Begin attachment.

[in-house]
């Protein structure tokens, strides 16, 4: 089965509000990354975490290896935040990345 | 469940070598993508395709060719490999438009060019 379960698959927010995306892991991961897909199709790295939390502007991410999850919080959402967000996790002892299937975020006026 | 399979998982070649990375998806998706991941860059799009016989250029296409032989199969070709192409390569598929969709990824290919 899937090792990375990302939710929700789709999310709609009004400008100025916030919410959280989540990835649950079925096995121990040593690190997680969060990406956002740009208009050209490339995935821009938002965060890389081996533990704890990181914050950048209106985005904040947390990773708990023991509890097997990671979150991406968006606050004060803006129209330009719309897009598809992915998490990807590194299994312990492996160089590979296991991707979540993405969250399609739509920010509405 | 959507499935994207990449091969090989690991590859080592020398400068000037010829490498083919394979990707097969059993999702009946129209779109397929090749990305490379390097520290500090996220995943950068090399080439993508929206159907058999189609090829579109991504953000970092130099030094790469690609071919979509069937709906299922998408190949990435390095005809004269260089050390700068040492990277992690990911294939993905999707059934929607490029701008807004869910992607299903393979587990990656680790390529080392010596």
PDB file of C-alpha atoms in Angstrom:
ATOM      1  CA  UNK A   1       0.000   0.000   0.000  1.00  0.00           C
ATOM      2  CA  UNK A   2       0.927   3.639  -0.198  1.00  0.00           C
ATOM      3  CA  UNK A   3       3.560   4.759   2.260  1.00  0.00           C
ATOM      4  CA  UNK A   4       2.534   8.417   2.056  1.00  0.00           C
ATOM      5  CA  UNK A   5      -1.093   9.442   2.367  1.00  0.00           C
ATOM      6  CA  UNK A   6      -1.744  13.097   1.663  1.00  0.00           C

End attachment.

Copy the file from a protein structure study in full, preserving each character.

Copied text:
[in-house]
């Protein structure tokens, strides 16, 4: 089965509000990354975490290896935040990345 | 469940070598993508395709060719490999438009060019 379960698959927010995306892991991961897909199709790295939390502007991410999850919080959402967000996790002892299937975020006026 | 399979998982070649990375998806998706991941860059799009016989250029296409032989199969070709192409390569598929969709990824290919 899937090792990375990302939710929700789709999310709609009004400008100025916030919410959280989540990835649950079925096995121990040593690190997680969060990406956002740009208009050209490339995935821009938002965060890389081996533990704890990181914050950048209106985005904040947390990773708990023991509890097997990671979150991406968006606050004060803006129209330009719309897009598809992915998490990807590194299994312990492996160089590979296991991707979540993405969250399609739509920010509405 | 959507499935994207990449091969090989690991590859080592020398400068000037010829490498083919394979990707097969059993999702009946129209779109397929090749990305490379390097520290500090996220995943950068090399080439993508929206159907058999189609090829579109991504953000970092130099030094790469690609071919979509069937709906299922998408190949990435390095005809004269260089050390700068040492990277992690990911294939993905999707059934929607490029701008807004869910992607299903393979587990990656680790390529080392010596």
PDB file of C-alpha atoms in Angstrom:
ATOM      1  CA  UNK A   1       0.000   0.000   0.000  1.00  0.00           C
ATOM      2  CA  UNK A   2       0.927   3.639  -0.198  1.00  0.00           C
ATOM      3  CA  UNK A   3       3.560   4.759   2.260  1.00  0.00           C
ATOM      4  CA  UNK A   4       2.534   8.417   2.056  1.00  0.00           C
ATOM      5  CA  UNK A   5      -1.093   9.442   2.367  1.00  0.00           C
ATOM      6  CA  UNK A   6      -1.744  13.097   1.663  1.00  0.00           C